with her sweet blue eyes so innocently and trustfully that it was more than clear that she had no thought of an evil conscience at that moment. When it was got through and her father went on to the next candidate, she smiled, relieved though serious, across to me as if I were the person to whom she could properly turn in this hour.

I looked, as often as I could do so unnoticed, across to her as she stood there, tall and beautiful, with her luxuriant hair dressed in grown-up fashion. Now and then she looked across at me, but I avoided meeting her eye. Her glance now seemed to add to my sin, just as every sacred word I heard only added to my load, and had an effect the very opposite of comforting.

The service was long, and the nervous strain affected me, as it has often done since, in such a way that there was a singing in my ears and dark spots swam before my eyes. Wherever I looked there appeared to my horror a dark blot, and, full of anxiety, I thought that perhaps this was already the beginning of the curse. I dared not look at Susanna any more for fear of throwing the black spot on her, and at last I could not forbear looking at the floor where I stood to see if there were possibly burnt marks under my feet. I thought of the sea-sprite, who in Vaagen's church had enticed the minister's daughter to go with him, and whose instinct had driven him out of church during the blessing, whereas I was condemned to stand.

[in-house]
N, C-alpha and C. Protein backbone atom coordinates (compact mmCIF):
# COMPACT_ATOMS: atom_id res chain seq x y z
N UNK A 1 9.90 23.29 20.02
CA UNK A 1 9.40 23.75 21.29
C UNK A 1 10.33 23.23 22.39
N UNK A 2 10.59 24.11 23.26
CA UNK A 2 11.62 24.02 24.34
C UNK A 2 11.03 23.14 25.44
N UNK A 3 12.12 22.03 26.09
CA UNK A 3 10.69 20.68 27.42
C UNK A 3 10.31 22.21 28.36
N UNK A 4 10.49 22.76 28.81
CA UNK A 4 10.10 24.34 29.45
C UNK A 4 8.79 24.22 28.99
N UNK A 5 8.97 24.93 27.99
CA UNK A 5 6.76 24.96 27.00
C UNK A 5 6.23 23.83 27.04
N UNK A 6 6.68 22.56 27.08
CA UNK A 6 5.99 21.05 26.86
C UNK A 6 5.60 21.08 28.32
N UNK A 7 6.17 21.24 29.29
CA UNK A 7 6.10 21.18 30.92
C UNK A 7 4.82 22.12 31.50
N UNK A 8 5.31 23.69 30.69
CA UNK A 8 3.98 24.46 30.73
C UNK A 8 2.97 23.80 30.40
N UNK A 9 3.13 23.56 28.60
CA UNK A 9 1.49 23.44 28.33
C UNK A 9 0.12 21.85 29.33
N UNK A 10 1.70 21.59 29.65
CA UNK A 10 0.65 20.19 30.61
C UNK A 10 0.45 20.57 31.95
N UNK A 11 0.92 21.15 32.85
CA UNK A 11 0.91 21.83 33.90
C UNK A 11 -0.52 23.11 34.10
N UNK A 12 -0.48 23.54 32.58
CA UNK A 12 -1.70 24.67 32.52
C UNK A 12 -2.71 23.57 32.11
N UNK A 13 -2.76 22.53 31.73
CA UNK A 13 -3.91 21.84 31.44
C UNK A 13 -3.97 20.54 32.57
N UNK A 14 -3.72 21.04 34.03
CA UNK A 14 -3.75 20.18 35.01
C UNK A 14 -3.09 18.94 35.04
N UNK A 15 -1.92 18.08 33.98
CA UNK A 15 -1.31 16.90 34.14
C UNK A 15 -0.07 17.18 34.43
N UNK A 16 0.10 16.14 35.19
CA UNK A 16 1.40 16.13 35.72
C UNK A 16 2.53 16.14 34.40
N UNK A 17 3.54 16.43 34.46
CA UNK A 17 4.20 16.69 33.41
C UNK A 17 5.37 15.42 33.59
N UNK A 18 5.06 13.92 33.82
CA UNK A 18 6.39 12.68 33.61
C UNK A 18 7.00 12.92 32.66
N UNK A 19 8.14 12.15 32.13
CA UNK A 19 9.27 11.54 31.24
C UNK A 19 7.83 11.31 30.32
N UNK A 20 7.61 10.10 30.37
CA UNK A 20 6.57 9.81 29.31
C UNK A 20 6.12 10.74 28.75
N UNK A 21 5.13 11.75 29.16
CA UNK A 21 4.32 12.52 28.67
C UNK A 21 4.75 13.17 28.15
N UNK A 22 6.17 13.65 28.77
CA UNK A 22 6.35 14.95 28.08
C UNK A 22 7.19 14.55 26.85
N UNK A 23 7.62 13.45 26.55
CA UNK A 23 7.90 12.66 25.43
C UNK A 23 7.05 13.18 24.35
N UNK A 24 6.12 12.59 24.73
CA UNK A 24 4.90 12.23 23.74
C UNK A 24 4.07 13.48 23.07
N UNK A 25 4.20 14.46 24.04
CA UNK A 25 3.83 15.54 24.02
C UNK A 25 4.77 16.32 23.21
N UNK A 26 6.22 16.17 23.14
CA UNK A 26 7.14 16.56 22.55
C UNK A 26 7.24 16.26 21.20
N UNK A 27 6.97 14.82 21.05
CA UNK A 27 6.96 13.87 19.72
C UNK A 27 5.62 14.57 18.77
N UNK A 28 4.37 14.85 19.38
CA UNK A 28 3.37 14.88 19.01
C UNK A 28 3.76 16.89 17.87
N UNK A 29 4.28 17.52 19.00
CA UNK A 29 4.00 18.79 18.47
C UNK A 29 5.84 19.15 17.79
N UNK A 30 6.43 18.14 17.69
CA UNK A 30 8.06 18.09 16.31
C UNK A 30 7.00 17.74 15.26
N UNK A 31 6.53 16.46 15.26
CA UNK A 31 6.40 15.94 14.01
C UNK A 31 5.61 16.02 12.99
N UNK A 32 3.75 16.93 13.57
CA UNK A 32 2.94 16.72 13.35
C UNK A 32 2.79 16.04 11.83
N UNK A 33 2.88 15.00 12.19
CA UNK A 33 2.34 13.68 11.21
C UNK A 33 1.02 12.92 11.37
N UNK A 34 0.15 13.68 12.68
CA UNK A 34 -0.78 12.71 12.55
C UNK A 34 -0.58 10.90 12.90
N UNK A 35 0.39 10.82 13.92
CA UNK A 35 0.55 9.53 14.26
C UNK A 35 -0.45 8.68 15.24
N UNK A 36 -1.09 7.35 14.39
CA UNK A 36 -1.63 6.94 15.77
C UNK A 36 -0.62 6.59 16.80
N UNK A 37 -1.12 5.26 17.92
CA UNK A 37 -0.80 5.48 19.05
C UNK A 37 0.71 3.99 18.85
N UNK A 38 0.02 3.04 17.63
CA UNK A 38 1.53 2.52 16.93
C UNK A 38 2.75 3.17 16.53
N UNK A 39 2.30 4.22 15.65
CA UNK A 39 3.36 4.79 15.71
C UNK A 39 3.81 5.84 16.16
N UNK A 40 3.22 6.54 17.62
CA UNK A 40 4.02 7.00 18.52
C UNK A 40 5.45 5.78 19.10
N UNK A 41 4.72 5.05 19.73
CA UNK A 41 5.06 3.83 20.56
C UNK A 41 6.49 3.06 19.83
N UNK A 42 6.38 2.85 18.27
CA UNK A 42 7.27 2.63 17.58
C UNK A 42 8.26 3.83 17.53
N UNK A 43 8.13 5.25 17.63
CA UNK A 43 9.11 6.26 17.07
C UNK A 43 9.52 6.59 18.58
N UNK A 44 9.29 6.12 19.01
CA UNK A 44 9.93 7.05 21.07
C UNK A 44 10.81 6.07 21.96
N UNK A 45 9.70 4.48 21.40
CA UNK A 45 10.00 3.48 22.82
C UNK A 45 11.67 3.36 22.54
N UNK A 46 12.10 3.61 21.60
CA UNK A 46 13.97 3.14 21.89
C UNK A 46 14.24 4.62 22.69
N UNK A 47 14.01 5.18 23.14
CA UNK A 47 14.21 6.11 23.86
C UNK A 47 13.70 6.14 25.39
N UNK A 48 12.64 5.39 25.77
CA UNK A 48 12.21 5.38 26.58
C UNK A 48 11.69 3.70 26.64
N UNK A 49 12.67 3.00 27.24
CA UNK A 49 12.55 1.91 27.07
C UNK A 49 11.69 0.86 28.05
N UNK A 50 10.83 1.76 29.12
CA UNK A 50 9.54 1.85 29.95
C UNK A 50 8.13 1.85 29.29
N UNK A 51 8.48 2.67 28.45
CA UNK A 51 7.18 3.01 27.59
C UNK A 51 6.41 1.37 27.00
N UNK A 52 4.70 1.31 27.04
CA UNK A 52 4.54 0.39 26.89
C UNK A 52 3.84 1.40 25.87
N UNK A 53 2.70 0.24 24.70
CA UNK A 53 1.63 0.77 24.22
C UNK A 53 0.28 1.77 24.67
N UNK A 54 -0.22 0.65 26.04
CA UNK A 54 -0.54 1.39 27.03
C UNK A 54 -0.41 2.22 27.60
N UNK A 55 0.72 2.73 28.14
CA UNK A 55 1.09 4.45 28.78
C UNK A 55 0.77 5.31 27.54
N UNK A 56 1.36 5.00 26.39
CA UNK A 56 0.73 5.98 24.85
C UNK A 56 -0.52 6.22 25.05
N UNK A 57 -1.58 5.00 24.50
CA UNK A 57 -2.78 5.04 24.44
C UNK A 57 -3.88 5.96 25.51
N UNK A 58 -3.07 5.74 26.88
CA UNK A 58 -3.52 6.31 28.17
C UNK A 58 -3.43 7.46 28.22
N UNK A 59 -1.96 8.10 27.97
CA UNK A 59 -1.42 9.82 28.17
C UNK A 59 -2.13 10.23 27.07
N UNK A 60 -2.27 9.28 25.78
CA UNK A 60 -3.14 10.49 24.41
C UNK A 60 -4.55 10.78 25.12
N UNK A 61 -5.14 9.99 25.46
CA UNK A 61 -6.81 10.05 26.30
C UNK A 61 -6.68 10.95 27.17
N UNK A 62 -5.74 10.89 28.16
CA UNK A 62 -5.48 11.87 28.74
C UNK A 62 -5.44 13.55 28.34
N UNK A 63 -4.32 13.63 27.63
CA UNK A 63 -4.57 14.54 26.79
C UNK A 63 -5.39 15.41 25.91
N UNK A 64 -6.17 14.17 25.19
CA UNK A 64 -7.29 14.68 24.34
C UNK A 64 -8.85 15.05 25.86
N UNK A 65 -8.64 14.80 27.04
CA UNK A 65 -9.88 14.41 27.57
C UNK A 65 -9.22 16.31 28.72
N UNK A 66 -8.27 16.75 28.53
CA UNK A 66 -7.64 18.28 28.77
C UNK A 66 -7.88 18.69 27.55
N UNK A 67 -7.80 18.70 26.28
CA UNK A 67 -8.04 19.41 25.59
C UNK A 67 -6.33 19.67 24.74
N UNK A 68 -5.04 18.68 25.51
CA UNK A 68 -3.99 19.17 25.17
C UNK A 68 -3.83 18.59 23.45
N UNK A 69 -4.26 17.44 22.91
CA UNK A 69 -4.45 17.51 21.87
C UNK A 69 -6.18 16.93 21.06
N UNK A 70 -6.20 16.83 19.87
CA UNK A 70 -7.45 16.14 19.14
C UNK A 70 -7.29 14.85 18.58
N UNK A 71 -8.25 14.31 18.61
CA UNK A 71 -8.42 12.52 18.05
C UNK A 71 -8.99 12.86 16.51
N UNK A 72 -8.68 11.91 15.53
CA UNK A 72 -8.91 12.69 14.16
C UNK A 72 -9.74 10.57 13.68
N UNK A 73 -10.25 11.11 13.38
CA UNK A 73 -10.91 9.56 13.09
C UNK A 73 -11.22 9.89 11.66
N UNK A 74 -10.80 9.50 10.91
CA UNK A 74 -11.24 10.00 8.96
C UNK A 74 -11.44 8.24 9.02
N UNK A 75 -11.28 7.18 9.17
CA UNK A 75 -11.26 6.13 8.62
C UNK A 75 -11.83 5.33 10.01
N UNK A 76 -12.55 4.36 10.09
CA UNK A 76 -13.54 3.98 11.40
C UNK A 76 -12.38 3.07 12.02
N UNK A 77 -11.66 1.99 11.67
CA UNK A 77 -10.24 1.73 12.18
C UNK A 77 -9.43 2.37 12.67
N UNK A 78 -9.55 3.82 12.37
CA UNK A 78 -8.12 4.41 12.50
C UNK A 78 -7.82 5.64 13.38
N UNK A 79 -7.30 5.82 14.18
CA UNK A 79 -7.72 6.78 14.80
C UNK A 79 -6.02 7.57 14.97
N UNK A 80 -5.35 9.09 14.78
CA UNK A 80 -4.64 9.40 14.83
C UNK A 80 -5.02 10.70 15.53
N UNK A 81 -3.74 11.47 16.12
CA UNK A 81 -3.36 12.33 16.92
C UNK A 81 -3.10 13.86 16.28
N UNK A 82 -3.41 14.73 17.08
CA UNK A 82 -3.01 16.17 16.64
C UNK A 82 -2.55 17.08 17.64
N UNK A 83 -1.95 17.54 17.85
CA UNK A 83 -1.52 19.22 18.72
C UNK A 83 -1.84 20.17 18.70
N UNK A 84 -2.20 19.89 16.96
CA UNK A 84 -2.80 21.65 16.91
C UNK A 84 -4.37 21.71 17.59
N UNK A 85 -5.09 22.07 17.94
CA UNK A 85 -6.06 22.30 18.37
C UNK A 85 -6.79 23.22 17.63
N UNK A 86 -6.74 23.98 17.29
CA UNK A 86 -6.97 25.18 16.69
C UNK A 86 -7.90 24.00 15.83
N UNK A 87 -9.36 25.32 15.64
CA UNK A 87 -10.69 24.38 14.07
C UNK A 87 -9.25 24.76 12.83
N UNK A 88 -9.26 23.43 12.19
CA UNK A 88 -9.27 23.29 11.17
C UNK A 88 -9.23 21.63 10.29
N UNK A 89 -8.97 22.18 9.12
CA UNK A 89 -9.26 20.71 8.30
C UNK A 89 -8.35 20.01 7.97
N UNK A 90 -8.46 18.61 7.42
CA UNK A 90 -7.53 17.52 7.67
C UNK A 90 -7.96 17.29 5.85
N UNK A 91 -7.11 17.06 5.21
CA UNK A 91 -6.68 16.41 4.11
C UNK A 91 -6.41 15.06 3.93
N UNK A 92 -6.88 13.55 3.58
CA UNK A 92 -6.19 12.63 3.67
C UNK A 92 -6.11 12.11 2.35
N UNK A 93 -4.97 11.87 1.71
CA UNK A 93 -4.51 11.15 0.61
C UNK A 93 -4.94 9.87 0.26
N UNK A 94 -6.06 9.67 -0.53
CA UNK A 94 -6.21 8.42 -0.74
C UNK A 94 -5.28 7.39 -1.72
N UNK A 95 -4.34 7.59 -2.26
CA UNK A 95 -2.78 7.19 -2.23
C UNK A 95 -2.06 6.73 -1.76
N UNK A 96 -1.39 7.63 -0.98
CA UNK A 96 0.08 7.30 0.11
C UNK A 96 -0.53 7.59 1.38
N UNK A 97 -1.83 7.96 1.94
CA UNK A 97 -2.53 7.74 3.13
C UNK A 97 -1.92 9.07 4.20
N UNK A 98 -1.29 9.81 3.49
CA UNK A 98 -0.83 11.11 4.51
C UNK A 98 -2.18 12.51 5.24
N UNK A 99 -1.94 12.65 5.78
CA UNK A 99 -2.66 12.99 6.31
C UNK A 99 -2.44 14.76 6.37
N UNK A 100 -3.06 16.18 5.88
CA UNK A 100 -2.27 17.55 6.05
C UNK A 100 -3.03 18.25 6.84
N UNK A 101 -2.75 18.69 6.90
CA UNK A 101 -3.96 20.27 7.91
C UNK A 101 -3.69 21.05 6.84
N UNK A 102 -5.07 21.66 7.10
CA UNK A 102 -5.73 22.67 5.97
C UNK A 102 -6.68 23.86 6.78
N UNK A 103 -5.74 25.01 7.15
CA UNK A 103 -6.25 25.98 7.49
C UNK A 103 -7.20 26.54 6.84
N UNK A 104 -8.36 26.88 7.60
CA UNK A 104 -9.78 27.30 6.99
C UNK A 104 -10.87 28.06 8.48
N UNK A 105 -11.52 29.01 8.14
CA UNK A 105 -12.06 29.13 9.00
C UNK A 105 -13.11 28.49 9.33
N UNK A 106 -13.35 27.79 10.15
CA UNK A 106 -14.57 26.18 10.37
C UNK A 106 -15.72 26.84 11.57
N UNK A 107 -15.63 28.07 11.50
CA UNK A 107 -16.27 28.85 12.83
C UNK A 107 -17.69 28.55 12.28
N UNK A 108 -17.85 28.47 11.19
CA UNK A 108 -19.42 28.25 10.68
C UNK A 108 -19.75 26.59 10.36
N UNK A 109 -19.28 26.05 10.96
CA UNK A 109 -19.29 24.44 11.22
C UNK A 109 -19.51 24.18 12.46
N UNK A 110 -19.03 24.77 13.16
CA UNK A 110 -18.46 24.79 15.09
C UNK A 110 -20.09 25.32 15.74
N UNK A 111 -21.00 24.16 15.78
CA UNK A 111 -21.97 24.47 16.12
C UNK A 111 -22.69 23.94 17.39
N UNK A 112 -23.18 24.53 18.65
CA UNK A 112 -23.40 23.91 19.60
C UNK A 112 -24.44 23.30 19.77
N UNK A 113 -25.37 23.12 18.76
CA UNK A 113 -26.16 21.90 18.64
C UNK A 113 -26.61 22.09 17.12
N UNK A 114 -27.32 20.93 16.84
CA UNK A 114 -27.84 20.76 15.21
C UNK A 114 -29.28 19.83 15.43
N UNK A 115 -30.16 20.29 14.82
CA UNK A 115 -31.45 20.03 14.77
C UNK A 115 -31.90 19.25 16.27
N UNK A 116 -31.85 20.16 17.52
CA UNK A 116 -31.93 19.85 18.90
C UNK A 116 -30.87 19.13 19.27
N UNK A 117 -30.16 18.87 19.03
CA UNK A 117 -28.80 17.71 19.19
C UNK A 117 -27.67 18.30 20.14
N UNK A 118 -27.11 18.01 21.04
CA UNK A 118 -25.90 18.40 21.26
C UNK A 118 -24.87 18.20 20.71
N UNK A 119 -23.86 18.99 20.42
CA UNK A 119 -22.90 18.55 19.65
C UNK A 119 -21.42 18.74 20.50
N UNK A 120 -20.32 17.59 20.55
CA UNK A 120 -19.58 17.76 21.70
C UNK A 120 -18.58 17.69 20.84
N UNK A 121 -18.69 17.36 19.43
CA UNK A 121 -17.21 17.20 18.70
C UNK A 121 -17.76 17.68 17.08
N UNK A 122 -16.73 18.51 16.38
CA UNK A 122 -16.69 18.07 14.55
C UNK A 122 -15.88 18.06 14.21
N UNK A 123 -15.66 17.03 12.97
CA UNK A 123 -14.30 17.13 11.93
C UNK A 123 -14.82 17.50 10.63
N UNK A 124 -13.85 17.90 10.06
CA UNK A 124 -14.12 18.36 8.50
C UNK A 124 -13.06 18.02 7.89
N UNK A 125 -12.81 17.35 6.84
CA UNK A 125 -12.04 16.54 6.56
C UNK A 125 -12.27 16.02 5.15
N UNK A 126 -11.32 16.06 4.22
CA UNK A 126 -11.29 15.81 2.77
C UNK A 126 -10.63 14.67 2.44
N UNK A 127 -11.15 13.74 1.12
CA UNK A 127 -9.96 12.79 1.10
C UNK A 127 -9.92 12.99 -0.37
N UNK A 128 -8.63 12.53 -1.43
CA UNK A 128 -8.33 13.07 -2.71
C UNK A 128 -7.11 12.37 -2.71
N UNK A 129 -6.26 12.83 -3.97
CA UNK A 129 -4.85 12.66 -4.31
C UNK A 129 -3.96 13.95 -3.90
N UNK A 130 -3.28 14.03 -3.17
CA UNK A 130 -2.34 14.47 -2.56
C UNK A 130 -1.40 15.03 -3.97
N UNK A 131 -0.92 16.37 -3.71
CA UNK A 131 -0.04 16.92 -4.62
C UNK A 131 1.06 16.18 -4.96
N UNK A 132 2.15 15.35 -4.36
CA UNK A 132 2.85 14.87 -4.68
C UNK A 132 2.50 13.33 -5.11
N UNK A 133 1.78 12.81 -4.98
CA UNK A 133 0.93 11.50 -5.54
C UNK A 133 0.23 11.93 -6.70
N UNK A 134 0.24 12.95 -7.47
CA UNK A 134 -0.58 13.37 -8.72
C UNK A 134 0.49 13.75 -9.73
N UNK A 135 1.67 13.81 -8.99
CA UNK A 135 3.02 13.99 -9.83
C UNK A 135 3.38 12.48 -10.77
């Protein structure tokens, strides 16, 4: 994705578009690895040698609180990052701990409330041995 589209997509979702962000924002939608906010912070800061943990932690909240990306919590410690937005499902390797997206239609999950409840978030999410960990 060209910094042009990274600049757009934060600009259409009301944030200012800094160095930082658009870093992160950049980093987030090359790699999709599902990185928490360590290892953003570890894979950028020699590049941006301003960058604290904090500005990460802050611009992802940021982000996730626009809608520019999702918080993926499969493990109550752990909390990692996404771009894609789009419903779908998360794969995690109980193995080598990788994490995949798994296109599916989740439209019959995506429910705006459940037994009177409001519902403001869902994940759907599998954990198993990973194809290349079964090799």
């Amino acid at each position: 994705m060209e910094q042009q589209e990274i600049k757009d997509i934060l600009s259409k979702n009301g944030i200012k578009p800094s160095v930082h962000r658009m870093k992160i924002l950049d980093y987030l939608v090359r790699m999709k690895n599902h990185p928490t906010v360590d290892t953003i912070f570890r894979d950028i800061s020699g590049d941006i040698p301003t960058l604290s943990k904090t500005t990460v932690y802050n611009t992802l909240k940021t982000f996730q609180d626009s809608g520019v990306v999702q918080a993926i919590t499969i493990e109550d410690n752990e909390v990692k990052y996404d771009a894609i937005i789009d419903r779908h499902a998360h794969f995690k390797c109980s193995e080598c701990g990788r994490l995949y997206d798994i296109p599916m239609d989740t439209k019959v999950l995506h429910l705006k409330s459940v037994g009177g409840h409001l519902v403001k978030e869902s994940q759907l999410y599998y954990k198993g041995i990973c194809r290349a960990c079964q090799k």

After the promise was given, I remember only dimly that another discourse was pronounced and more hymns were sung.

When I once more found myself upon the way home with my father, who with an anxious look supported me, my last recollection of the whole thing was that Susanna, who I suppose discovered that I was ill, had towards the end of the service looked at me with just the same expression as the lady with the rose had done that very morning-quiet, pale, sorrowful, like one who would be glad to help, but could not.

I think that what my father had said to me about not disgracing him before the minister contributed not a little to the fact that I kept up to the last; for I fainted as soon as we got home and was put to bed, while my father, who had now become seriously alarmed, immediately sent an express messenger for the doctor.